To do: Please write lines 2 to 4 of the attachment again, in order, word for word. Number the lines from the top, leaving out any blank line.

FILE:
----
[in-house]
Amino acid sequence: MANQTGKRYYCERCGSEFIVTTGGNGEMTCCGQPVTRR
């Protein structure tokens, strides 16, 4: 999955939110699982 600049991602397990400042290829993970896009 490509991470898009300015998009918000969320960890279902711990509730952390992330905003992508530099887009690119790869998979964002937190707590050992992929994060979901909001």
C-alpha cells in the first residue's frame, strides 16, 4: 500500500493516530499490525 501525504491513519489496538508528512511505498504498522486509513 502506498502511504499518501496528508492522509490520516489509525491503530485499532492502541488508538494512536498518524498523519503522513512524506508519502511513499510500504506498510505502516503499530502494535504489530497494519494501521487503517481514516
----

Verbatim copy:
Amino acid sequence: MANQTGKRYYCERCGSEFIVTTGGNGEMTCCGQPVTRR
């Protein structure tokens, strides 16, 4: 999955939110699982 600049991602397990400042290829993970896009 490509991470898009300015998009918000969320960890279902711990509730952390992330905003992508530099887009690119790869998979964002937190707590050992992929994060979901909001």
C-alpha cells in the first residue's frame, strides 16, 4: 500500500493516530499490525 501525504491513519489496538508528512511505498504498522486509513 502506498502511504499518501496528508492522509490520516489509525491503530485499532492502541488508538494512536498518524498523519503522513512524506508519502511513499510500504506498510505502516503499530502494535504489530497494519494501521487503517481514516